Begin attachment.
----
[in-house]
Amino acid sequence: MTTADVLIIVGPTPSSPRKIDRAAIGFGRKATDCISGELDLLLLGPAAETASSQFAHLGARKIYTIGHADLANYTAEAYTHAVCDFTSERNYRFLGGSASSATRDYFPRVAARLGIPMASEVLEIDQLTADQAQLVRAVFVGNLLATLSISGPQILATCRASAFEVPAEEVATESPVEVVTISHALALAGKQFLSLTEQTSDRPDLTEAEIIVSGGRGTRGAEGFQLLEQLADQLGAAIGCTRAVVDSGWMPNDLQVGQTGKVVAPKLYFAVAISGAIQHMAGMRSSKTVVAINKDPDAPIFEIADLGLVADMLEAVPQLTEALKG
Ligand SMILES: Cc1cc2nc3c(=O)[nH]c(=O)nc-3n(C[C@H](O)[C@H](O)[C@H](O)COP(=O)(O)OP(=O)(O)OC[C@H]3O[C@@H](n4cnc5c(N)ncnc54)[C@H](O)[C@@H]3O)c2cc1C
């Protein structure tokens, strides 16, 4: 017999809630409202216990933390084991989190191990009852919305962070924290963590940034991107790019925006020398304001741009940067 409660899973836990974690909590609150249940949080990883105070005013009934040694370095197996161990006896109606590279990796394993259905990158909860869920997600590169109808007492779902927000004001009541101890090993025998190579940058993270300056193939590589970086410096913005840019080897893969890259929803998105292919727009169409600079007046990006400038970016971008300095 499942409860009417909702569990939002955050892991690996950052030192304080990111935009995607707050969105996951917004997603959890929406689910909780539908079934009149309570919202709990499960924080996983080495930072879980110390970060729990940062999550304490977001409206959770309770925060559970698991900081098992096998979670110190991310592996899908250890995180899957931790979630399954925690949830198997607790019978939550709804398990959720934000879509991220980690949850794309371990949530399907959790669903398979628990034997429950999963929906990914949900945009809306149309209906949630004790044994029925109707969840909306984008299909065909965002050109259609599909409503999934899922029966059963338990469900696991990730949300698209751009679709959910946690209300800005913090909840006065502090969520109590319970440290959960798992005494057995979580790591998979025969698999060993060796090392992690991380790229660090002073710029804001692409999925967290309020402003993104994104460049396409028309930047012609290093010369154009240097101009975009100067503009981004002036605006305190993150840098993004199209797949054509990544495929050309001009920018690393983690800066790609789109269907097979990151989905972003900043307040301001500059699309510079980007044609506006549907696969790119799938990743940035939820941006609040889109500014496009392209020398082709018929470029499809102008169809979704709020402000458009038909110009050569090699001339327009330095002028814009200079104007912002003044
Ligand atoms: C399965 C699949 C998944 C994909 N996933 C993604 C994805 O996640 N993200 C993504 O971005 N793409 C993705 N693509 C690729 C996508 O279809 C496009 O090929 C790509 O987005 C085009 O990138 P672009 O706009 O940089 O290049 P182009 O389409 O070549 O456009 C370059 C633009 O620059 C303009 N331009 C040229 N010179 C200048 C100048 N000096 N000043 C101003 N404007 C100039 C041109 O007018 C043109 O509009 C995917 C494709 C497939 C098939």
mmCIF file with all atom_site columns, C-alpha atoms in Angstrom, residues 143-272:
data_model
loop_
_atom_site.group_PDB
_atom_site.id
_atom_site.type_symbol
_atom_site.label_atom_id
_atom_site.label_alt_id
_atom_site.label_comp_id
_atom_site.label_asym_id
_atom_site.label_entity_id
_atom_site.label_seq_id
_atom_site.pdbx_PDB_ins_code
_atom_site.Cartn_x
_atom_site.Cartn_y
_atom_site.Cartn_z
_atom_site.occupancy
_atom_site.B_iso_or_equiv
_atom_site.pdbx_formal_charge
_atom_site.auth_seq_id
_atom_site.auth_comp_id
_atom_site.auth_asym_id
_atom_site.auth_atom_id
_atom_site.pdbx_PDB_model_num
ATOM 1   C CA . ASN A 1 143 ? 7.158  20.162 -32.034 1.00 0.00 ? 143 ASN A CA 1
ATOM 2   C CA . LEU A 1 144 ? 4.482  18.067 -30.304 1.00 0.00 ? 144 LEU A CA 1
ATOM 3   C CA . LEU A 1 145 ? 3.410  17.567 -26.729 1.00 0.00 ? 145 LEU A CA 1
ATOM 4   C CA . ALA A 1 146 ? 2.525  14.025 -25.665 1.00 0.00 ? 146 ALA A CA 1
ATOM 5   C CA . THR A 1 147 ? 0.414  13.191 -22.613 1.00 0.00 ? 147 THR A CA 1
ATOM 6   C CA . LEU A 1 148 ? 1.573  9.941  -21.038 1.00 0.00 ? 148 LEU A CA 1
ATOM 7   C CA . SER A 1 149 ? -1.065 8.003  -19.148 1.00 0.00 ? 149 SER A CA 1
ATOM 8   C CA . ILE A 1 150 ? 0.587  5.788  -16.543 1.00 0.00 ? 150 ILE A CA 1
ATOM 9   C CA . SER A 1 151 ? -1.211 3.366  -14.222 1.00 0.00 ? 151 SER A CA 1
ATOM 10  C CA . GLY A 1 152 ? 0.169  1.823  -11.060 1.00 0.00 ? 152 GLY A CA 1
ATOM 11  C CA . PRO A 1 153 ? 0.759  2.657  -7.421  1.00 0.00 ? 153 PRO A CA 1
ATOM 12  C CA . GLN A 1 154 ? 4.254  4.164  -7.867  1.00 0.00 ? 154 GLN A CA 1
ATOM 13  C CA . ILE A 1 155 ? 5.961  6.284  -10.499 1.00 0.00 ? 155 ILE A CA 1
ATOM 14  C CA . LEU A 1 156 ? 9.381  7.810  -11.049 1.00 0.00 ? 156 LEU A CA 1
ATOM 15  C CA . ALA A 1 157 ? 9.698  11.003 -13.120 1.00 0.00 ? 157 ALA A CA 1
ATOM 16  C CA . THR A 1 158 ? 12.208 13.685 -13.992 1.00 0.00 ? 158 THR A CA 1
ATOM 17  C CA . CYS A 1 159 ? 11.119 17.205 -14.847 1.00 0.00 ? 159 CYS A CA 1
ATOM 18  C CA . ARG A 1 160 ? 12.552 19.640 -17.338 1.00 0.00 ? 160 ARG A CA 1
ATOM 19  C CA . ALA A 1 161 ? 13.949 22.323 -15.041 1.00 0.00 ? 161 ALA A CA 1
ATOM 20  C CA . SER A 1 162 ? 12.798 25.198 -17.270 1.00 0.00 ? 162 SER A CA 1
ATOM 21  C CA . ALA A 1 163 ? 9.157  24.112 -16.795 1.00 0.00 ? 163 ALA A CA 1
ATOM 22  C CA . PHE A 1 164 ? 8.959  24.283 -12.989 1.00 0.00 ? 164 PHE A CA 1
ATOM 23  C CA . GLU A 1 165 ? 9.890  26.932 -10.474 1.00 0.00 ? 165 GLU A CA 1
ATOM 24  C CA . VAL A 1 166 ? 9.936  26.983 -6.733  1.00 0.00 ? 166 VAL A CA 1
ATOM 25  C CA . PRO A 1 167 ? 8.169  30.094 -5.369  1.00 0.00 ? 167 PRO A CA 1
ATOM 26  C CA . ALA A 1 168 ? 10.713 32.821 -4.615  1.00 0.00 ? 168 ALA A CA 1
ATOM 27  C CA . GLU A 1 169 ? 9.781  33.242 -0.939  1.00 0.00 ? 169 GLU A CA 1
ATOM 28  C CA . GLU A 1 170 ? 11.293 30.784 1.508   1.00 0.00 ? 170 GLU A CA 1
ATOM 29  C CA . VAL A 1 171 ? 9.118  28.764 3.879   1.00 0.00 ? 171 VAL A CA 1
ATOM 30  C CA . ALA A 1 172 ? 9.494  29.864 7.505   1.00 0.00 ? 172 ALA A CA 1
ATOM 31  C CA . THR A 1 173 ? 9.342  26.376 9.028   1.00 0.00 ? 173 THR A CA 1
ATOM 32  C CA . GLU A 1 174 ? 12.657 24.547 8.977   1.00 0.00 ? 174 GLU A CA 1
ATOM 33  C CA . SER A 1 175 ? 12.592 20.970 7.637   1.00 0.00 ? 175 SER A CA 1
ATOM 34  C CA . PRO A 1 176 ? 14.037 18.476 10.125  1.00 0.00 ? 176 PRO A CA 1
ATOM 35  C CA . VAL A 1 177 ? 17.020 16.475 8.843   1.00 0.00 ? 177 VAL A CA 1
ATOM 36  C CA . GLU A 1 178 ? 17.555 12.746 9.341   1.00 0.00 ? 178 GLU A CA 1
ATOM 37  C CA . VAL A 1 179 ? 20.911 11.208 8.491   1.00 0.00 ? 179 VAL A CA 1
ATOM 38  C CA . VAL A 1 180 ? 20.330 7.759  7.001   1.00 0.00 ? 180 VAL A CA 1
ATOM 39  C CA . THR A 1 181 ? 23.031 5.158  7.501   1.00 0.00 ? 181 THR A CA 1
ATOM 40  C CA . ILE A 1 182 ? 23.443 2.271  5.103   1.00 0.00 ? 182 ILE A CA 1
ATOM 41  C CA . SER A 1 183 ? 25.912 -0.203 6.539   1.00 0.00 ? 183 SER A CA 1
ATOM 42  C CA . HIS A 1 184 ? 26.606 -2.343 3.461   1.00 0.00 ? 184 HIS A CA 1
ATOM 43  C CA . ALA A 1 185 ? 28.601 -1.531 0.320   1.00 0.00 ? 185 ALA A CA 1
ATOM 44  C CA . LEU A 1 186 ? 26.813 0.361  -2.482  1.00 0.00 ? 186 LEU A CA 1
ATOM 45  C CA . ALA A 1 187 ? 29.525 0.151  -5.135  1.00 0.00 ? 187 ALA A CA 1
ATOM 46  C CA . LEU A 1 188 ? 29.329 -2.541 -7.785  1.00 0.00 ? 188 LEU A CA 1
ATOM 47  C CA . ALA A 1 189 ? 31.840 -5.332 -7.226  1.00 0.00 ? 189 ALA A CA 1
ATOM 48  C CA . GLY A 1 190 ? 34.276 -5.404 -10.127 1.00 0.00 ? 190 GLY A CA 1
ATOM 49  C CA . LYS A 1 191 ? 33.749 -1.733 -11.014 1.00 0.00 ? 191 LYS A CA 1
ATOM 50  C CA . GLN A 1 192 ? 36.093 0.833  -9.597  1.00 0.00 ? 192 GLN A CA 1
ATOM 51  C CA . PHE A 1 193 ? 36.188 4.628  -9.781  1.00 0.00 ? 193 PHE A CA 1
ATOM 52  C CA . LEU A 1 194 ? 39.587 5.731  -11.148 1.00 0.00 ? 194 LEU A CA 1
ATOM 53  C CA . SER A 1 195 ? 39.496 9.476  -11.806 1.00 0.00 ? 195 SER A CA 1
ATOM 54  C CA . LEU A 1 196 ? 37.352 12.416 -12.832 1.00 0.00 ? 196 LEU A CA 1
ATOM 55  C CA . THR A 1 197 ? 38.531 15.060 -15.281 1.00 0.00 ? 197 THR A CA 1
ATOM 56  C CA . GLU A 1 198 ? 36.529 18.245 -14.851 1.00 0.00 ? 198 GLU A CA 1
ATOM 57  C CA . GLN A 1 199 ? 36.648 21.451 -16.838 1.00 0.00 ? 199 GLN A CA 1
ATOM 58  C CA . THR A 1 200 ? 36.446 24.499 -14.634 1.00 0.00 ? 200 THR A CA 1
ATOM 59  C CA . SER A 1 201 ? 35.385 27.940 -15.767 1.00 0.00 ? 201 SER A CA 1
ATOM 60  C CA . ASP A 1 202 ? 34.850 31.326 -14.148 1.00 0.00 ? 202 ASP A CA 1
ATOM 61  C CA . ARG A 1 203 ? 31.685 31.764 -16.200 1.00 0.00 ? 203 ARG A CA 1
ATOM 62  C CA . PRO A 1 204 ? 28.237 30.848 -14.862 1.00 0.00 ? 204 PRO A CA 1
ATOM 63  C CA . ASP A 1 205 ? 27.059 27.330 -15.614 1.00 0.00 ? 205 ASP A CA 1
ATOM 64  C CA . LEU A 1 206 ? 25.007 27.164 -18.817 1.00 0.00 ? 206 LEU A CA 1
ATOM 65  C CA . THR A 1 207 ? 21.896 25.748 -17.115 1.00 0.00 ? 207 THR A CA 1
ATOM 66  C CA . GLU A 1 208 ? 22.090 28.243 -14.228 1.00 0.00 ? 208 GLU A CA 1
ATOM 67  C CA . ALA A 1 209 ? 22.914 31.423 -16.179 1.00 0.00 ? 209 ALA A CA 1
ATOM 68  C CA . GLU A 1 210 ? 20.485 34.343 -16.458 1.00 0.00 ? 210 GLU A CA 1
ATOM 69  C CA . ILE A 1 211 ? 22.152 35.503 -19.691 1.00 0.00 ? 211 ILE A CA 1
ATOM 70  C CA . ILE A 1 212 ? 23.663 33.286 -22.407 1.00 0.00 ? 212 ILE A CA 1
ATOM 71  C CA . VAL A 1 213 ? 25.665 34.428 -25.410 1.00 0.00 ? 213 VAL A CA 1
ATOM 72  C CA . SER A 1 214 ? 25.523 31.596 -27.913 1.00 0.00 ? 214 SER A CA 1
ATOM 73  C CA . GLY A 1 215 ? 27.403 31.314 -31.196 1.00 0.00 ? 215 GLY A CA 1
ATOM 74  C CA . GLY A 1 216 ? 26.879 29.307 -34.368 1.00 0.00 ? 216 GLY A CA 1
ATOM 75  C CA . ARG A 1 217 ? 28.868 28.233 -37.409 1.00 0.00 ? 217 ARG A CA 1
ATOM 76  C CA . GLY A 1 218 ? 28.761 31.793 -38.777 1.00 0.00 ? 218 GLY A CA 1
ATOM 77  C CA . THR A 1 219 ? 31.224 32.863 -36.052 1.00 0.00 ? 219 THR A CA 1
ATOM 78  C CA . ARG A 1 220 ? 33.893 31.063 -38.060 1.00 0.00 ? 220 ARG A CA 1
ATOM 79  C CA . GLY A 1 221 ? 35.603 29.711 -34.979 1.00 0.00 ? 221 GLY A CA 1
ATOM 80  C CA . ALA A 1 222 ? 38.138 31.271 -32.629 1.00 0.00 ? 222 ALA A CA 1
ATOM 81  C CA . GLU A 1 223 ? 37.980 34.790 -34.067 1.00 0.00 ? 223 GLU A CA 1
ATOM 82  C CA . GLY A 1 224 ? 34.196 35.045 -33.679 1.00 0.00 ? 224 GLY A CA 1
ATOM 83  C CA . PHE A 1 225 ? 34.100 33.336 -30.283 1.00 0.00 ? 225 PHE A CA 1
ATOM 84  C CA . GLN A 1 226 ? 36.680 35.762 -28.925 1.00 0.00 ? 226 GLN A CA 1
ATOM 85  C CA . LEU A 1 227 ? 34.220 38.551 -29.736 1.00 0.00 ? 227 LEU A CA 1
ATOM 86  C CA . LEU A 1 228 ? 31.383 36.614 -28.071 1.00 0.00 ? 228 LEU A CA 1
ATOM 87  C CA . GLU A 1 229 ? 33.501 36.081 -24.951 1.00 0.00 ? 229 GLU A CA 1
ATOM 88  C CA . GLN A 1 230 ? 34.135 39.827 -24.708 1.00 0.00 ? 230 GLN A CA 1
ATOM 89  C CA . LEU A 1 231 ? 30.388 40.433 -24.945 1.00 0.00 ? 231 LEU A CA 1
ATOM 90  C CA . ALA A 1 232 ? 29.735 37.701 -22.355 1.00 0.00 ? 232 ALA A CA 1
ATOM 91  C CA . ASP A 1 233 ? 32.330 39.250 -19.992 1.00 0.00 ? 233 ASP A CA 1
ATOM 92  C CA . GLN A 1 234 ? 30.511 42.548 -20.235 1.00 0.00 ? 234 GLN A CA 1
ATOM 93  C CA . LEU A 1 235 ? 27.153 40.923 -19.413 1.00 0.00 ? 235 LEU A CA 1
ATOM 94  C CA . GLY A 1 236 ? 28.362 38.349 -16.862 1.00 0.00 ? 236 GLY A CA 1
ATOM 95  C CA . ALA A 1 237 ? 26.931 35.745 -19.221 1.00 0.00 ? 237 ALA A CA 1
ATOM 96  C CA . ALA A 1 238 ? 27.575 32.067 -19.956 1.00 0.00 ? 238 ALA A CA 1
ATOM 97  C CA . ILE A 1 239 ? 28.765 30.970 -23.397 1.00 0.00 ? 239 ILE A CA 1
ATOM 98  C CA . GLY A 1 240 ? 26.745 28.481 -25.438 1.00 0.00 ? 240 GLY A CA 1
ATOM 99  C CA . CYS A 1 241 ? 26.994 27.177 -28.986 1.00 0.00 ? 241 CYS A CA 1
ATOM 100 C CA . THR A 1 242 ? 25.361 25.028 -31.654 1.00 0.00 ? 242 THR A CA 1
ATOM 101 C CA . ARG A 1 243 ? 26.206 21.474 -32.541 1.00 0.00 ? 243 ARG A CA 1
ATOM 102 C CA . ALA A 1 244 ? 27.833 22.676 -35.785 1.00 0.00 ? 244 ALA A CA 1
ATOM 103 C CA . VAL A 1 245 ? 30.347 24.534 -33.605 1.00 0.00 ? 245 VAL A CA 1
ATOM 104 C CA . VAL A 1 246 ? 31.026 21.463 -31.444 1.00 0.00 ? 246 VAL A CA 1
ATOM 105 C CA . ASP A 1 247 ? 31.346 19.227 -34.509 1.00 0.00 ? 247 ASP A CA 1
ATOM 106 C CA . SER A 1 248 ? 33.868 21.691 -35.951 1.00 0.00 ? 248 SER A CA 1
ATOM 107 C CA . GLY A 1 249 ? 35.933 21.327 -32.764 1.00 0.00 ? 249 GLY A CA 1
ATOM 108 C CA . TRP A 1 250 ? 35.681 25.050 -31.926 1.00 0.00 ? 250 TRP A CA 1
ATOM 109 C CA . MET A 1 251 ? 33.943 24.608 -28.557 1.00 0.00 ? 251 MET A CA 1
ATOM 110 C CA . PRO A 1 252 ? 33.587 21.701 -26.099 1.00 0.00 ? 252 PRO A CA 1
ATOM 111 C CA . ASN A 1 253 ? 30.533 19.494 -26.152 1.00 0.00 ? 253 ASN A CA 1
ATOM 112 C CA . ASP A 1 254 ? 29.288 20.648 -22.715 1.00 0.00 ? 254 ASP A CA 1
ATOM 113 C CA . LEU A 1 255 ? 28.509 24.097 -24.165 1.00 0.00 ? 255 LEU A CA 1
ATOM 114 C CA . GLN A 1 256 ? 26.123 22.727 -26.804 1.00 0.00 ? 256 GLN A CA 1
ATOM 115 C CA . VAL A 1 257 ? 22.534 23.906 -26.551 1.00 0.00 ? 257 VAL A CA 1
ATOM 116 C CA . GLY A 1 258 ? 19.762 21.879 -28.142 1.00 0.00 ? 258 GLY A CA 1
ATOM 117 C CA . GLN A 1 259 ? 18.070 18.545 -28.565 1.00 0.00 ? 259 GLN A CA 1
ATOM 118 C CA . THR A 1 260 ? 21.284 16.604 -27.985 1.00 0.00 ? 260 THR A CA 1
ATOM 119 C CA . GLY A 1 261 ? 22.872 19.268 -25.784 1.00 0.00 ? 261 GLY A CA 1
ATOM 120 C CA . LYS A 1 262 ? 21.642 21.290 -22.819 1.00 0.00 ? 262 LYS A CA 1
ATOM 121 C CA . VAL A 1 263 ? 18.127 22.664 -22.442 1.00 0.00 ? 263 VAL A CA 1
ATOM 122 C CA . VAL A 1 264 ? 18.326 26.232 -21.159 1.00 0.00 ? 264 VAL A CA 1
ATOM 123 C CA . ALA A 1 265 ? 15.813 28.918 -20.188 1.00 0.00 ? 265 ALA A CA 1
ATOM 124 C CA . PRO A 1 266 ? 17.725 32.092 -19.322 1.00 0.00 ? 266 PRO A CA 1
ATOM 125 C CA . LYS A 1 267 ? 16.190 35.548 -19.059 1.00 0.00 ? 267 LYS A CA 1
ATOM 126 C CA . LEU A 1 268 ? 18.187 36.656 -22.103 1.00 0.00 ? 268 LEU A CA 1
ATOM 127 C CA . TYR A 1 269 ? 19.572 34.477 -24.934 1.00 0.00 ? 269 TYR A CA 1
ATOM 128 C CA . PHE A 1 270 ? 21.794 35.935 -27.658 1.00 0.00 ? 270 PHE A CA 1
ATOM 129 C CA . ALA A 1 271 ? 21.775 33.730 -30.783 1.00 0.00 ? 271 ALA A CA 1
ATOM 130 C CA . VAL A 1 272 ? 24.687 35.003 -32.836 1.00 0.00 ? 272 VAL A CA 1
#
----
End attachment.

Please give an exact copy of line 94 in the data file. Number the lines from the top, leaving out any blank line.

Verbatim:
ATOM 65  C CA . THR A 1 207 ? 21.896 25.748 -17.115 1.00 0.00 ? 207 THR A CA 1